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Police and fire

Samuel Hoffman | The Journal Gazette
Vance Ross and Ashley James discuss the benefits of Project Next Generation Group, a youth-mentoring program.

Adaptation, information keys to safe environment


David Crago sat on his porch late Tuesday morning, drifting in and out of sleep while his two small dogs played in the backyard, barking loudly at passers-by.

Crago and his wife, Mary, have lived in their home on Gaywood Drive for nearly 32 years. For the most part, they feel safe, despite the violence being reported around them.

The Cragos live a couple of blocks from the last known address of 19-year-old Montez Antonio Brooks, who died March 31.

Brooks, a former linebacker at Bishop Luers High School, was taken to Parkview Randallia Hospital suffering from gunshot wounds and died a short time later. His death was ruled the city’s 14th homicide of the year.

“That’s just life; you can’t get away from life,” Crago said.

Crago’s neighborhood is lined with small one-family homes, a few fences and scruffy lawns marking the homes that haven’t been lived in for a while. Nearby, there’s a park where children play and a small convenience store for snacks and drinks – with bulletproof glass securing the register.

Eight or nine years ago, there was a shooting down the street, and once, a stray bullet flew through the wall of Crago’s bedroom early one morning while he and his wife were sleeping.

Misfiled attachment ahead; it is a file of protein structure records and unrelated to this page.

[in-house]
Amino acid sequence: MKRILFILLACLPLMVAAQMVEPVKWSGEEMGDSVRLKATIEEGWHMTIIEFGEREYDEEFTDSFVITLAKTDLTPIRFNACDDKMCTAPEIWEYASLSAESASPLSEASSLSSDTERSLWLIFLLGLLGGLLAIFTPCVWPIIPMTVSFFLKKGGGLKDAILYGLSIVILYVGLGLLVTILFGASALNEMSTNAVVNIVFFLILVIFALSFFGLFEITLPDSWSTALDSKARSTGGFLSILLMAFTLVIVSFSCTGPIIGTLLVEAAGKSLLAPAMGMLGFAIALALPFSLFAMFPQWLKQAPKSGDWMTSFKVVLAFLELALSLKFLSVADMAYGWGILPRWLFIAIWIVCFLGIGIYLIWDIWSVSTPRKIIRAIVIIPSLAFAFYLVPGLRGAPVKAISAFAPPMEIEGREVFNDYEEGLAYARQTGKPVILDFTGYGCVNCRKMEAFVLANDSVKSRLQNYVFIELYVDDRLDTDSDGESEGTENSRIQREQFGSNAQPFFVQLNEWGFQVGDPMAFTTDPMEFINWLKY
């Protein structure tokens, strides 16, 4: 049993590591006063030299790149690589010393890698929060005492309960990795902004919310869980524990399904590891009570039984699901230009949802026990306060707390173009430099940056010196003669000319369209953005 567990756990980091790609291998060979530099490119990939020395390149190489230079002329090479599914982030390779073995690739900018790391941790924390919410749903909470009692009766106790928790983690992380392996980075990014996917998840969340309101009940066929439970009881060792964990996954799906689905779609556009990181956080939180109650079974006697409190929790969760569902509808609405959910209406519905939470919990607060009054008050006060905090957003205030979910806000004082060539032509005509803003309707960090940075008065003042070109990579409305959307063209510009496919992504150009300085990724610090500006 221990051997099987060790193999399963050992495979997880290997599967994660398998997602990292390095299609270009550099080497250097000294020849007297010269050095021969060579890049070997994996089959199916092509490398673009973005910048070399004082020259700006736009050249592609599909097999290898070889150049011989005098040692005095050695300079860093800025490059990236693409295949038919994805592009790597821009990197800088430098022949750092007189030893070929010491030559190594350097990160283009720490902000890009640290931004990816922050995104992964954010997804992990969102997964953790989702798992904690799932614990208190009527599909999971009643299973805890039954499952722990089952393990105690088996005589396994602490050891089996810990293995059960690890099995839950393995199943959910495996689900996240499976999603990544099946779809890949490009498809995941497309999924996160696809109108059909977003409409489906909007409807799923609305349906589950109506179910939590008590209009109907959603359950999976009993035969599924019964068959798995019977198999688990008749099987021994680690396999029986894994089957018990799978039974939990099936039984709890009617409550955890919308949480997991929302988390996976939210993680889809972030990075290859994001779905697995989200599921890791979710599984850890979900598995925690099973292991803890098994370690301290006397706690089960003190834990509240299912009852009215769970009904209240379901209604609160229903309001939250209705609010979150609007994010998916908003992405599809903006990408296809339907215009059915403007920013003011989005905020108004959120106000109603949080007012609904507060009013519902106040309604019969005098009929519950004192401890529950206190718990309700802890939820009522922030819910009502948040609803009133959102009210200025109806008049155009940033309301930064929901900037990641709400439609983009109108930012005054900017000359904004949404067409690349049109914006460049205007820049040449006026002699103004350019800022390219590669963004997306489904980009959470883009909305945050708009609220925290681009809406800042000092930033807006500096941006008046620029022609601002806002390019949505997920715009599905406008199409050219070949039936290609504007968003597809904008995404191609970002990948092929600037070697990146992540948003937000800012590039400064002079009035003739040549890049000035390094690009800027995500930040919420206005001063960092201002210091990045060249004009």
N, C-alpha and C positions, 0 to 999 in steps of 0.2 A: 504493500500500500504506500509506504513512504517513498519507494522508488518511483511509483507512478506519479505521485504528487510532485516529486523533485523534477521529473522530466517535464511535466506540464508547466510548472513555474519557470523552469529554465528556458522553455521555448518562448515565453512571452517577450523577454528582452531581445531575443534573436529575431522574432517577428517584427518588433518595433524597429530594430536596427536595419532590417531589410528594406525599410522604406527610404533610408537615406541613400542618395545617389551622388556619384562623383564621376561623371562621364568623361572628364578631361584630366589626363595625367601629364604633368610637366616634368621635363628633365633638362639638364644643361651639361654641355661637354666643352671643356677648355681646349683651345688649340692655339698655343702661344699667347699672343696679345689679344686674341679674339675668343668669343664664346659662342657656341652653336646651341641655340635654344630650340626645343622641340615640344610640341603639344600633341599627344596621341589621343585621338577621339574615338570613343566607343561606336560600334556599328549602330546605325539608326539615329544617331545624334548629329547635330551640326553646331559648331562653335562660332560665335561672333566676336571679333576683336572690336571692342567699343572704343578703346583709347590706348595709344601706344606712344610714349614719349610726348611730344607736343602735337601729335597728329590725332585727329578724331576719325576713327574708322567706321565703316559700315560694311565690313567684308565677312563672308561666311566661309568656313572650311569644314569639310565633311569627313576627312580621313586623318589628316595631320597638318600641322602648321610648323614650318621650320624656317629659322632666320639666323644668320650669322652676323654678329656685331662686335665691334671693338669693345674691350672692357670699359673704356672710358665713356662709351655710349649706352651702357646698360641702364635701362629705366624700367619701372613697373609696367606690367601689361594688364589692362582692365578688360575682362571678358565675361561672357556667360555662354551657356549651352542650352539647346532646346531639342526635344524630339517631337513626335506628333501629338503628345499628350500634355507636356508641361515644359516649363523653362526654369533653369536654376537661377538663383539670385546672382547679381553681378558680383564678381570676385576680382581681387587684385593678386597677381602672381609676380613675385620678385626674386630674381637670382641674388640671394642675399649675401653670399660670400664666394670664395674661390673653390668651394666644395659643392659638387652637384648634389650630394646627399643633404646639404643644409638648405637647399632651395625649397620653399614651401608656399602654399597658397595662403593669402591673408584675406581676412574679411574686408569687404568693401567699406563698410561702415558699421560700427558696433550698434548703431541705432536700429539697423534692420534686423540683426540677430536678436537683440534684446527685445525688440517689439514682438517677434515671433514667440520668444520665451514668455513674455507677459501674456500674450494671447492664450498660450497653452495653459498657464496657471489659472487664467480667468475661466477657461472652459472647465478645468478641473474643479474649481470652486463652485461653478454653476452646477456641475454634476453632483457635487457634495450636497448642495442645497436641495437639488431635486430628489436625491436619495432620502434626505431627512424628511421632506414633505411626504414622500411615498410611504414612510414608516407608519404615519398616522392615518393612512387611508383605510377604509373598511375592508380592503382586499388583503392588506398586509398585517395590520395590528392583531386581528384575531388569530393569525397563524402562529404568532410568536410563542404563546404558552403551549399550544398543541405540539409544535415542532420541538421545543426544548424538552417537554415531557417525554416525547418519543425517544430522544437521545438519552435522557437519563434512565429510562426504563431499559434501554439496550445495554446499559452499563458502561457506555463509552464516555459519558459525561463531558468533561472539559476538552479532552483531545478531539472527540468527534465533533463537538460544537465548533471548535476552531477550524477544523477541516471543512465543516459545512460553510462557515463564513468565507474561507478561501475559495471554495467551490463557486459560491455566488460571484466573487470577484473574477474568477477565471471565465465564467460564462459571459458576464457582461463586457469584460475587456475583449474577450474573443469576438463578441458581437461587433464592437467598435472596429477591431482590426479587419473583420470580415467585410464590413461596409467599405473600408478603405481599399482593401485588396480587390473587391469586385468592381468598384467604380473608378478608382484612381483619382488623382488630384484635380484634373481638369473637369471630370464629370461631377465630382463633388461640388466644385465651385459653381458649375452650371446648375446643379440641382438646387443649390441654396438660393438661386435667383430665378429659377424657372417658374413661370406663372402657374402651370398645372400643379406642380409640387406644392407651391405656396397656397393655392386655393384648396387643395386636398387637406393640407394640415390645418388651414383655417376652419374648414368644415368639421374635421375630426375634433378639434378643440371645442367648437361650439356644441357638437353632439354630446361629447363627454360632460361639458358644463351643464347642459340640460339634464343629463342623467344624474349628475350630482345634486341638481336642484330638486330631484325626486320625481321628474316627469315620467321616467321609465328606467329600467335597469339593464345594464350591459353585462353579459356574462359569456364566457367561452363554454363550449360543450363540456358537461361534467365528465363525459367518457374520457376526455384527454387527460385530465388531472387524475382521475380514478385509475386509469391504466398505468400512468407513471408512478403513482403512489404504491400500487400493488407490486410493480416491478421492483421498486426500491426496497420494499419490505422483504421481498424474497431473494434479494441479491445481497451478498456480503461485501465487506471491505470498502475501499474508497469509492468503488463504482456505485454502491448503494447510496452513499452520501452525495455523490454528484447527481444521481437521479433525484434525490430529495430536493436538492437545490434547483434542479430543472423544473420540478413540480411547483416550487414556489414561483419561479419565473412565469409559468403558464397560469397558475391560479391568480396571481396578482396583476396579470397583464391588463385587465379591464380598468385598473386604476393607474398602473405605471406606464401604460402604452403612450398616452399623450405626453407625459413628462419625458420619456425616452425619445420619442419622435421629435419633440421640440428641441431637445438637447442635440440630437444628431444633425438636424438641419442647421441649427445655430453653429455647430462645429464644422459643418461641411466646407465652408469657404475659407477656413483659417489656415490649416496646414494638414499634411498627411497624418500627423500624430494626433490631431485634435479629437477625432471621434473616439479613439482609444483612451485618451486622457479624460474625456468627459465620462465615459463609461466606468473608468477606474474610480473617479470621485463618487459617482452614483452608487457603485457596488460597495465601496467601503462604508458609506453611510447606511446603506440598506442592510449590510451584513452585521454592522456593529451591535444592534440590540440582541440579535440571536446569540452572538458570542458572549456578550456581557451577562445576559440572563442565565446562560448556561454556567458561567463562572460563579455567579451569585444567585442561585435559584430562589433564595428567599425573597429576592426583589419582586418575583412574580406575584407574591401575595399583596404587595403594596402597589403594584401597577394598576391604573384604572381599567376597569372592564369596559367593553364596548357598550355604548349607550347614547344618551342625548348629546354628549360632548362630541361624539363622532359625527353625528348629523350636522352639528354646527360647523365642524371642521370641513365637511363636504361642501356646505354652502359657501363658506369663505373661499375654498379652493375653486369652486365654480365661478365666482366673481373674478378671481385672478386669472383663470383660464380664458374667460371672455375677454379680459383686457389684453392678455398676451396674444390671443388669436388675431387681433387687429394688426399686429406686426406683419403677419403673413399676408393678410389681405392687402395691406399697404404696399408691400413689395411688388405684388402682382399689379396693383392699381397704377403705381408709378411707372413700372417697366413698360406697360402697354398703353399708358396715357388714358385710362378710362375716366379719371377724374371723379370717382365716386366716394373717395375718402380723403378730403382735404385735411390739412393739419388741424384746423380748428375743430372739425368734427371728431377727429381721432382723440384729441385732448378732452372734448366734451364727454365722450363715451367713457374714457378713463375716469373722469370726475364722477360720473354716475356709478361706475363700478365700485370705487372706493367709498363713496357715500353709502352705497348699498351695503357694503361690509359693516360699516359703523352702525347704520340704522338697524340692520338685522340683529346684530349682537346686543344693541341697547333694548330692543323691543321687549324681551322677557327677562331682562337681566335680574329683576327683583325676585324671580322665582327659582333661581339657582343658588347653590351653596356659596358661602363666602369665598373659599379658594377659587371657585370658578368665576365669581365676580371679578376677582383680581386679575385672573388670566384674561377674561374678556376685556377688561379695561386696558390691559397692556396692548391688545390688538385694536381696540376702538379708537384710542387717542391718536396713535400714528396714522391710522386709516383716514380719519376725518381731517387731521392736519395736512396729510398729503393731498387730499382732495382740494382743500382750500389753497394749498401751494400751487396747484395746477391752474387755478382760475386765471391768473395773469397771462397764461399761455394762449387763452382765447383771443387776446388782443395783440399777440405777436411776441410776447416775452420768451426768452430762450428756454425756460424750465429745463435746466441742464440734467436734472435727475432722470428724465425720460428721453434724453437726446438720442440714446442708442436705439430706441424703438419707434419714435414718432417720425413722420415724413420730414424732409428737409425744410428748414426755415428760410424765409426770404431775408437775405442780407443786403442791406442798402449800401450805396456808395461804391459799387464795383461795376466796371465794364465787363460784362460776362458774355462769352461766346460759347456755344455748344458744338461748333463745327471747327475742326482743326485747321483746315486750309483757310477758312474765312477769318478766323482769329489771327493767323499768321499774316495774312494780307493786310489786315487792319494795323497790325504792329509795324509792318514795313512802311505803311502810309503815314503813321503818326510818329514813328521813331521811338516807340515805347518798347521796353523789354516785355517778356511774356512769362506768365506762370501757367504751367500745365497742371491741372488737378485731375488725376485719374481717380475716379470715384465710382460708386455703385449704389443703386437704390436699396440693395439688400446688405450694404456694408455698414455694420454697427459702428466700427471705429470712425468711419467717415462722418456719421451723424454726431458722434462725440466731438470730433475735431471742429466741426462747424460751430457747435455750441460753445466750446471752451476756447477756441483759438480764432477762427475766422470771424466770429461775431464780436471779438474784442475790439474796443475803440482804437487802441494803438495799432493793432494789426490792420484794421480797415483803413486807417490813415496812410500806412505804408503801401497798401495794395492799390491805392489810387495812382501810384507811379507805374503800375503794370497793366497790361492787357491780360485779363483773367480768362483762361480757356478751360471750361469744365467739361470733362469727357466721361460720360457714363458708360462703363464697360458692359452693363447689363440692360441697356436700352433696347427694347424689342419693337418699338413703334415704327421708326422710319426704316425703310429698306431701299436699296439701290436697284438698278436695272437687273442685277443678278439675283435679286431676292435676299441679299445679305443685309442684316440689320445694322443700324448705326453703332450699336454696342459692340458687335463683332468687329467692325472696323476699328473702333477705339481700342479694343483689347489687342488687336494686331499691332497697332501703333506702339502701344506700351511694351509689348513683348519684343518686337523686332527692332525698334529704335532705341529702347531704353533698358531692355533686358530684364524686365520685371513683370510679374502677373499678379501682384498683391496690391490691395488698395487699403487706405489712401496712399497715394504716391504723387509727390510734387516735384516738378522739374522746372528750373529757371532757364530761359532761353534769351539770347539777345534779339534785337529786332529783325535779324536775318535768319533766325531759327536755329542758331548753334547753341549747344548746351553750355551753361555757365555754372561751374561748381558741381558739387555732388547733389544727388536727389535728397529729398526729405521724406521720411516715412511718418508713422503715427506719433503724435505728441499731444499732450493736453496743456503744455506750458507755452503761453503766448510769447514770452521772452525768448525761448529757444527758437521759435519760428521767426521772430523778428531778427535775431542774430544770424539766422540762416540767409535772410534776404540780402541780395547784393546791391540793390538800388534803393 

“The kids here, they have working mothers and no fathers, no one around to watch them and keep them out of trouble,” he said.

Around the corner, on Oxford Street, Terrell Forrest talked with Latrice Washington as he waited for the bus. Forrest said he’s lived in the area for about six years and feels mostly safe.

“I’ve seen it, I’ve definitely heard it,” Forrest said about the violence. “But it’s all about attitude.”

Washington, who has eight grown children and several grandchildren, said minding your business and staying out of the way is the key to safety, even in the city’s roughest spots.

“Don’t get in where you don’t fit in,” she said, quoting a bit of advice she shared with her children. “I hear a lot of sirens and gunshots and you just have to adapt to that. You got to learn to adjust, you got to know to get down and get out of the way.”

Washington said even her 5-year-old grandson knows what to do when he’s playing outside and hears gunshots.

“He hears that shot and he covers his ears and comes in the house,” she said. “He knows to duck and try to keep out of the way.”

Ashley James, a former Fort Wayne resident who now lives in Lansing, Mich., chatted with people Tuesday as they wandered by her car parked on Gaywood Drive.

James said she’s aware of the violence that has happened in the area but also has a plan to help correct it.

With Project Next Generation Group, James would go door-to-door, talking to people about ways to keep kids safe, how to teach them to avoid gangs, drugs and alcohol, and ways to make a change to benefit the whole community. With fundraising, she hopes the program can spread from the group of about 15, ages 5 to 20, to hundreds.

“Not everybody can just jump up and move,” she said. “… If we want it to get better, we got to make the change here, in these neighborhoods.”